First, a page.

[NB: I have many posts in the works -- about travel and the opera and the like. Be patient!]

My roommate S is on UCLA's triathlon team, which strikes me as an all-around insane way to spend your spare time. He's up all hours of the day going to training sessions and spends his weekends on long road trips to participate in races and basically seems to have very little free time.

So when he asked me if I wanted to participate in the triathlon team's annual fundraiser -- the IronBruin -- I told him he was crazy and left it at that. I've taken to jogging a bit and I bike all the time, but I can't swim worth a damn. So why spend $35 on an admission fee just to embarrass myself? That's crazy talk!

So why, then, did I find myself crawling out of bed at 4:30 in the morning (on the morning Daylight Savings switched over, no less!) to head on to campus for a godawful early triathlon? I couldn't tell you. I'm still not quite sure.

But I was there, and I was committed. It was a bit of a fiasco getting everything in order -- there are a whole bunch of numbers you have to attach to your bike and body and I hadn't the slightest clue how to do so. And then after a short warmup, I had to stand in the cold (at 7:30 in the morning in only a swimsuit!) waiting for my turn to hop in the pool.

I was pleasantly pleased with my performance. After I had committed to actually running the race, I began a rigorous training program to spruce up my swimming performance (30 minutes, once a week). And it showed! In the swimming pool, I found myself consistently stuck behind slower swimmers, trying to edge my way forward -- in fact, I found myself swimming the breast stroke a few times when the pool clogged up.

Then, of course, there was the transitions. Between different sports, you have to run into a fenced off area, change into appropriate gear, and begin the next section. Between swimming and biking, this means toweling off and throwing on shoes and a shirt. Nothing too hard. This took most people 30 seconds. It took me two minutes. Not my most impressive performance.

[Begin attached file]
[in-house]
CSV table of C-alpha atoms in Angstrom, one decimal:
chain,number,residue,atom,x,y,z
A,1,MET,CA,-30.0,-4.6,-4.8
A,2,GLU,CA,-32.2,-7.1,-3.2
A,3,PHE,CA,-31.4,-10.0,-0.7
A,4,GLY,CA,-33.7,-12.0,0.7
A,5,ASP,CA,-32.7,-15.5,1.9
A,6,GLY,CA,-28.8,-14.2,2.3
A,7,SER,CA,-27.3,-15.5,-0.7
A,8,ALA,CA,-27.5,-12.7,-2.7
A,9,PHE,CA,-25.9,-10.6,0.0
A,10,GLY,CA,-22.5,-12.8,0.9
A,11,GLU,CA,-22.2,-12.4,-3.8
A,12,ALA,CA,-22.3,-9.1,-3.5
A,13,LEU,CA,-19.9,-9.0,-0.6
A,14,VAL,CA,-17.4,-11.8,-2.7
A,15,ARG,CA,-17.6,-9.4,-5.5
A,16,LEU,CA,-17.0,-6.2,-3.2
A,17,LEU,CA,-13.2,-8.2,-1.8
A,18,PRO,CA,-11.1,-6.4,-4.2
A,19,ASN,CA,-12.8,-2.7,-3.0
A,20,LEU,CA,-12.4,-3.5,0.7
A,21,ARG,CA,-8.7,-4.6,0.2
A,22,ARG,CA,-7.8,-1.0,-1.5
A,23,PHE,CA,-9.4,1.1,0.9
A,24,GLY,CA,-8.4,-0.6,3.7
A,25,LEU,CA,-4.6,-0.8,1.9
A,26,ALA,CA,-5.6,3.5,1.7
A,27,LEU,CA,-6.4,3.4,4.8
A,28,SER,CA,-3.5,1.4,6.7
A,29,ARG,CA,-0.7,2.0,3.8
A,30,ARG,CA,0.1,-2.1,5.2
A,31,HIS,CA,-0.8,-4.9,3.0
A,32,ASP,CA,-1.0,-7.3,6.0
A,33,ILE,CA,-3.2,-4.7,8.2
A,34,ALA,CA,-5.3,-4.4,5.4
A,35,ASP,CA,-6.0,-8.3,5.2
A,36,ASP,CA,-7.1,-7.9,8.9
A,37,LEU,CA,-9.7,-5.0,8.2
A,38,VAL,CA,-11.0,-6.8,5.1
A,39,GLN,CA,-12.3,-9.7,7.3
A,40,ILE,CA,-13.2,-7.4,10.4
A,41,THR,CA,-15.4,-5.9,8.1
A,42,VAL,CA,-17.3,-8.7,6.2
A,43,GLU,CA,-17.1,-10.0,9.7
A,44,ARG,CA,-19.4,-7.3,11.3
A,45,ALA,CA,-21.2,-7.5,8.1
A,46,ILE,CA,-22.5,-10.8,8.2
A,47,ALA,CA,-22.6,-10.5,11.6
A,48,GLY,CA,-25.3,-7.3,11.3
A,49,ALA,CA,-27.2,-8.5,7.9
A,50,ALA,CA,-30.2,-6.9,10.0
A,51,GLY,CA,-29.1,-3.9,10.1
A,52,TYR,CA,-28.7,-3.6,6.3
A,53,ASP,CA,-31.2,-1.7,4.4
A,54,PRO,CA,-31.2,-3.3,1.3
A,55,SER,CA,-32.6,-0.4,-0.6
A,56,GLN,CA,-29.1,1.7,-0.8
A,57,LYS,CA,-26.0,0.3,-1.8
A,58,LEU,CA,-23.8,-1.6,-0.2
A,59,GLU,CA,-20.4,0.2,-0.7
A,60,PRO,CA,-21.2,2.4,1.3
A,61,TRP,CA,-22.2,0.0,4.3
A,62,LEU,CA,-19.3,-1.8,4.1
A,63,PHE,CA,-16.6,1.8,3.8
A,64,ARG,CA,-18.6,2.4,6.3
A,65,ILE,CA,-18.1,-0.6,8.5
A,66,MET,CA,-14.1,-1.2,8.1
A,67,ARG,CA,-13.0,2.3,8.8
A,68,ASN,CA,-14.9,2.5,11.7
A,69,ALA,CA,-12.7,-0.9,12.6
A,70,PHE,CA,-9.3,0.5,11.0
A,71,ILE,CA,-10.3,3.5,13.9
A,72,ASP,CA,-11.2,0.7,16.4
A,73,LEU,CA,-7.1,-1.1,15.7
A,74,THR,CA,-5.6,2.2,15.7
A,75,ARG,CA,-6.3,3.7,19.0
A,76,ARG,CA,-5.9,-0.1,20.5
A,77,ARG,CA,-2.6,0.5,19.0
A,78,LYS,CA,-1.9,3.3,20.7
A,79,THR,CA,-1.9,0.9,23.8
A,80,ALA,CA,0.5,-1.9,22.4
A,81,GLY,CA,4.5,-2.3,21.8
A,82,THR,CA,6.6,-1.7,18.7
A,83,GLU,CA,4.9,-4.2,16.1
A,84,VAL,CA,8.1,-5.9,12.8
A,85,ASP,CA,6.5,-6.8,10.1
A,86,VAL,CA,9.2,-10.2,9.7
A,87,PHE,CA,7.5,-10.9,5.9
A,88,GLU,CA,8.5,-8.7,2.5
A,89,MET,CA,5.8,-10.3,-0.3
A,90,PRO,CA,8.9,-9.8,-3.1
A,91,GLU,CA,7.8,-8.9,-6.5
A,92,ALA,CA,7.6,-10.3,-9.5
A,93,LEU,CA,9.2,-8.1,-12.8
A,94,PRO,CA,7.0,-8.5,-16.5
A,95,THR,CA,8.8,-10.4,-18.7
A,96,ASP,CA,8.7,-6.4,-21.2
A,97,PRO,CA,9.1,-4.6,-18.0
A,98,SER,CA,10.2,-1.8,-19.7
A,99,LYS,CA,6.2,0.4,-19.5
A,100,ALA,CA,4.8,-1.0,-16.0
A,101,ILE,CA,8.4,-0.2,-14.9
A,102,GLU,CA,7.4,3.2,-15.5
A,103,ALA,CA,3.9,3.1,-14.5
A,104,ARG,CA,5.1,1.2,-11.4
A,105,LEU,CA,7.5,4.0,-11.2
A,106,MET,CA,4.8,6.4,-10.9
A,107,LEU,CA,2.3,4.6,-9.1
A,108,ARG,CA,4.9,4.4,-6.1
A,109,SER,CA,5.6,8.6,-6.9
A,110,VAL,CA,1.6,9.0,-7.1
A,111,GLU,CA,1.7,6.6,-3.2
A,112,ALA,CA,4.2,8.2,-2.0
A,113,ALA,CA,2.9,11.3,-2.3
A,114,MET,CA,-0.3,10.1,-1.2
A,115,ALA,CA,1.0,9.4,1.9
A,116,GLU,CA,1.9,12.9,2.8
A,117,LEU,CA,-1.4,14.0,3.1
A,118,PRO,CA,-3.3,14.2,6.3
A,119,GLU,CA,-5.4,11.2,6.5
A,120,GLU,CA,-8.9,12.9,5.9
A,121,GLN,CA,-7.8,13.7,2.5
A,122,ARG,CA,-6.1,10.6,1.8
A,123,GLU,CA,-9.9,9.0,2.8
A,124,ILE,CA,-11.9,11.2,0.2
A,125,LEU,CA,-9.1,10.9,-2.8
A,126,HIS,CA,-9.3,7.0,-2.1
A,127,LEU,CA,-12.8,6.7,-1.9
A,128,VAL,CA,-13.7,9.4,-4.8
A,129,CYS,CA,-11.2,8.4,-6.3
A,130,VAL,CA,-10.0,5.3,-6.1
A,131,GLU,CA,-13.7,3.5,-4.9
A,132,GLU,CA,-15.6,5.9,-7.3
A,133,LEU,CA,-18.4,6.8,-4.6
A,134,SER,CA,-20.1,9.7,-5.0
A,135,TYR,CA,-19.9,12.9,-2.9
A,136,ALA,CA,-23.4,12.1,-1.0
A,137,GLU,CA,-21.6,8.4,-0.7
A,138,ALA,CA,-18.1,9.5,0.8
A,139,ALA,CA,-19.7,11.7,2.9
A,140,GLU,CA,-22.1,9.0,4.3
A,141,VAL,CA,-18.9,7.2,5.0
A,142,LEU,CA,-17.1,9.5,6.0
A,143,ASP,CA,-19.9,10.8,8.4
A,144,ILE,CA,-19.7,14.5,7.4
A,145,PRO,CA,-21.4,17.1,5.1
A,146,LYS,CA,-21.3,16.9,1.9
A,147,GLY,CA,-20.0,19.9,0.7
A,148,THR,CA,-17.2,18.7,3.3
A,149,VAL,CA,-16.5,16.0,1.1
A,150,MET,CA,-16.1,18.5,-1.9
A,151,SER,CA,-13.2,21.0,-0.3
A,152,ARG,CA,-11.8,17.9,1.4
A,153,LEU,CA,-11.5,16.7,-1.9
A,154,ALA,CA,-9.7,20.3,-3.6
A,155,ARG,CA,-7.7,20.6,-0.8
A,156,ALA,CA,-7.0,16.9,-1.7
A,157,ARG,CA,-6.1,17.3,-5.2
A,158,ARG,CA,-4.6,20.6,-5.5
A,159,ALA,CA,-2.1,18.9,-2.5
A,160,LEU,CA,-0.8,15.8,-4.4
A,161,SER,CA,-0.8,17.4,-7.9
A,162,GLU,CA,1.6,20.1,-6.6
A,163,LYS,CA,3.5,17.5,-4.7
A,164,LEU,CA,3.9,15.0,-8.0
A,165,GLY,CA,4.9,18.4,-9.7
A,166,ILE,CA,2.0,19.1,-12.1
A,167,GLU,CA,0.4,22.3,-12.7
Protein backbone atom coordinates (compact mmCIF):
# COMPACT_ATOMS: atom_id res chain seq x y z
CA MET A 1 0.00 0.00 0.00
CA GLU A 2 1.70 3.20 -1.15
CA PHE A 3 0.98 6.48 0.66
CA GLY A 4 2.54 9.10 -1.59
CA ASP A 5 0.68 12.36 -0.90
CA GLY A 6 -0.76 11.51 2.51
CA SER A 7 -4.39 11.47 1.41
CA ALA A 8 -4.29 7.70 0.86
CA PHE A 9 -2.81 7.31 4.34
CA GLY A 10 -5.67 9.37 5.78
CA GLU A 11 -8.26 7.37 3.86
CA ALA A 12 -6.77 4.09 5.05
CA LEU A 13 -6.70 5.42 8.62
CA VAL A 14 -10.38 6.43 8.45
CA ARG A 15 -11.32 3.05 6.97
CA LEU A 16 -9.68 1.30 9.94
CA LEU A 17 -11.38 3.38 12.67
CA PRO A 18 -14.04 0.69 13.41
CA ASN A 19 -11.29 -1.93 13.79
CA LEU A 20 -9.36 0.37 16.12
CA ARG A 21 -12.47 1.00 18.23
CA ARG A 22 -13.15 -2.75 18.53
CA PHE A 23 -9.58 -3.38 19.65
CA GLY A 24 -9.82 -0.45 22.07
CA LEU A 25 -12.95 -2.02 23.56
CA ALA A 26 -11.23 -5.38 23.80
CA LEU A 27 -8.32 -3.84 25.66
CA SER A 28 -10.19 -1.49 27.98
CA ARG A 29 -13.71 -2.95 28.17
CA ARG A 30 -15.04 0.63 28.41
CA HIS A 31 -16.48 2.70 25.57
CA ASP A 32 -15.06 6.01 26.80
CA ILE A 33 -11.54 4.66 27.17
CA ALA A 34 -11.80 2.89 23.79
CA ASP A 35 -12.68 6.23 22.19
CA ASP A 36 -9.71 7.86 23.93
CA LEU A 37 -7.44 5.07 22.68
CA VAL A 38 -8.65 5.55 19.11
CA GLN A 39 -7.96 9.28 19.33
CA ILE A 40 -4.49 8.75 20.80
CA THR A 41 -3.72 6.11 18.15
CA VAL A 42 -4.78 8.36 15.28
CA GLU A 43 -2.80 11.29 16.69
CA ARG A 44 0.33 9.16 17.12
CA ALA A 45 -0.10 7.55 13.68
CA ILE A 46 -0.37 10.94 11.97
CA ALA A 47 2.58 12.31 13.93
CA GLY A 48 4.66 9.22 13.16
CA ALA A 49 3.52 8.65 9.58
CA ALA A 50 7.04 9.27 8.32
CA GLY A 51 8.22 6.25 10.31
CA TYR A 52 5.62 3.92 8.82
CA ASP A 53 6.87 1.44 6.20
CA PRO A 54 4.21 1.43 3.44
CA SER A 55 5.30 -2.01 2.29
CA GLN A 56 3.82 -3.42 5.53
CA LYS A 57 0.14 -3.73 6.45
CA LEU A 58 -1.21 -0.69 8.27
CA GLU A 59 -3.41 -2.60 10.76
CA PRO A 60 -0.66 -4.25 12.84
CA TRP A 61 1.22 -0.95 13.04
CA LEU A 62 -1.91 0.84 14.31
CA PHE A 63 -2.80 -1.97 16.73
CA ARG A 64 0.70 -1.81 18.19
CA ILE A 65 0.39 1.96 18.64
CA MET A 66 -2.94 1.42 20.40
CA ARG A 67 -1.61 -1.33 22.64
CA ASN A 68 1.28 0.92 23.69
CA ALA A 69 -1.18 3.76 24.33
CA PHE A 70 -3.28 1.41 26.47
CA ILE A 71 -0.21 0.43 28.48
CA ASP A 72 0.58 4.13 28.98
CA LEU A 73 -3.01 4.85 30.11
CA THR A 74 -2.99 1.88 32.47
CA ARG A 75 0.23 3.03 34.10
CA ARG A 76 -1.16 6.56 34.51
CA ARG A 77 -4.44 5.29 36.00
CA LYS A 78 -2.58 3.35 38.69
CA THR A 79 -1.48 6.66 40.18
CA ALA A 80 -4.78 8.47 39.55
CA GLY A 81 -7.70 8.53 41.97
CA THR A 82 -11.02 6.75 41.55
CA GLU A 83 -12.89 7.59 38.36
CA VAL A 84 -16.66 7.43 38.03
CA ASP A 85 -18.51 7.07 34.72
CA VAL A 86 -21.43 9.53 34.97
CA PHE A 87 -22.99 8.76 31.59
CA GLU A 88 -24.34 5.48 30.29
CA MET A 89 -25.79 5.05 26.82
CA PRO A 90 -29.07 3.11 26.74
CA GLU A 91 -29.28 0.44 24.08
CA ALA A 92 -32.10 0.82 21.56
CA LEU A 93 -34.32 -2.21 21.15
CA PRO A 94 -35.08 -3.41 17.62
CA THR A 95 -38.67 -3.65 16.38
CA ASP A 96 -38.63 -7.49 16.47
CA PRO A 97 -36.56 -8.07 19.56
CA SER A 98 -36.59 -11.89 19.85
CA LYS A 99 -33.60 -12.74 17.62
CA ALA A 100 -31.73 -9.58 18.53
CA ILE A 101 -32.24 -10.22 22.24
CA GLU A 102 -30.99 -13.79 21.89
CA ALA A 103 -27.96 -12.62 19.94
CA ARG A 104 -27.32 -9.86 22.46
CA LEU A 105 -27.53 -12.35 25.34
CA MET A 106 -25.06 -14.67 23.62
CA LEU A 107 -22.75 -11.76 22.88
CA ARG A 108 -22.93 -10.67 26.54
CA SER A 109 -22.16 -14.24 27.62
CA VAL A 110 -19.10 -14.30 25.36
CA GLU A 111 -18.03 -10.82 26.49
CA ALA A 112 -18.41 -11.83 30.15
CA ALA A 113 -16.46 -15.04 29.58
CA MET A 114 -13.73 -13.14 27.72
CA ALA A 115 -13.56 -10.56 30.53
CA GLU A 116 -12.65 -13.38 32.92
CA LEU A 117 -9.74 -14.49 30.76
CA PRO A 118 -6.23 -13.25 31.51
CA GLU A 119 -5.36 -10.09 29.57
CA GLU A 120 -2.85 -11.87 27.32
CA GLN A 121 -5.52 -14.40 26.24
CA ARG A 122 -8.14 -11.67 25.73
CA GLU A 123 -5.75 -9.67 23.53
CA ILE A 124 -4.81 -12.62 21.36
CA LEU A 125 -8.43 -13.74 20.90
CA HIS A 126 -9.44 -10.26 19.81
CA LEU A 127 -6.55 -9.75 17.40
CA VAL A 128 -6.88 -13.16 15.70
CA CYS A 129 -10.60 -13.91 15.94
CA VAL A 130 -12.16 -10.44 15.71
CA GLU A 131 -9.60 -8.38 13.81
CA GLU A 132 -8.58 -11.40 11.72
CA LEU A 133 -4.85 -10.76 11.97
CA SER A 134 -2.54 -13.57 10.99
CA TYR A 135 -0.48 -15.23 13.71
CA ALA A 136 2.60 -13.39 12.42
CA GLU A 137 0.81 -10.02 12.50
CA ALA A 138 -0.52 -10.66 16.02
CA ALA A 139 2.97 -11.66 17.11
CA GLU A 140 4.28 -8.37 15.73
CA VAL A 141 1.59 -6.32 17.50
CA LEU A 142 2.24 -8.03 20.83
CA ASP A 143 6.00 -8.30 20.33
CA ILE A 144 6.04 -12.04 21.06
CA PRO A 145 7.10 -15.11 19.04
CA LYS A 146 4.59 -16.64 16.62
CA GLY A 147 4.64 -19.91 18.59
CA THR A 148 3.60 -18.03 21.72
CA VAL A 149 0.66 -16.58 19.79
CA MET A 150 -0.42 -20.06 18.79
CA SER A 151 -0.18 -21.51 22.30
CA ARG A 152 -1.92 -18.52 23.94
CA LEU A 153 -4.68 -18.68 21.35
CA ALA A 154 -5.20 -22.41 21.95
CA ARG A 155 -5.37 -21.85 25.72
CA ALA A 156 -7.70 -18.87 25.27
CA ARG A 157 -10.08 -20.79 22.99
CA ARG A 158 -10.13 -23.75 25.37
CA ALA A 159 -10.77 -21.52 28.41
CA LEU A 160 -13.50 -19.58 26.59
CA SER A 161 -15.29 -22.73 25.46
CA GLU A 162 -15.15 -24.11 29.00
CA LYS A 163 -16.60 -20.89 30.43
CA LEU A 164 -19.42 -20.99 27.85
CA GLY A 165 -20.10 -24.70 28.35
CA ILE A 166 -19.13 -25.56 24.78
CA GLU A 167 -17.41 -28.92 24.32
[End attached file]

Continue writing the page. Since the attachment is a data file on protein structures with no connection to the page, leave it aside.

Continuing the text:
But then, thankfully, I did well again on the biking -- well enough that I had somebody yell at me "Damn, where do you train!" as I lapped him. The only people passing me were wearing superslick aerodynamic helmets and riding bikes with only five spokes, so I didn't feel too bad about that.

Of course,that could only mean I would totally bonk out on the run. I did OK and never stopped. And I tried the strategy of picking somebody immediately in front of me and muttering (hopefully under my breath) "You're my rabbit. You're my rabbit" and trying to catch up to them (or at least keep pace). It didn't work. My rabbits all got away. Three cramps and a slow, embarrassing jog later, I strode across the finish line.

Overall, though, it went really well. It was a 400m swim, 13.5km bikeride, and 5km run and I finished in 1:27, placing a respectable 70th place (out of about 300). Pretty decent!

It's weird to think about myself as athletic. I'm still, of course, not much of an athlete. Most of my life, though, I've been particularly anti-exercise and sports, and it's only in the last couple years that I've actually managed to get any real interest in sports (or ability, for that matter). So it's really cool to have participated in a competition like this and realize how much different I am now (people who haven't seen me in years keep on telling me I'm thinner, I guess, which is something, too).

I can't imagine doing more than one of these a year -- it was fun, but I had trouble walking for a week. Still, though, I'm signing up for a swimming class this year, and damned if I don't take 35th place next year!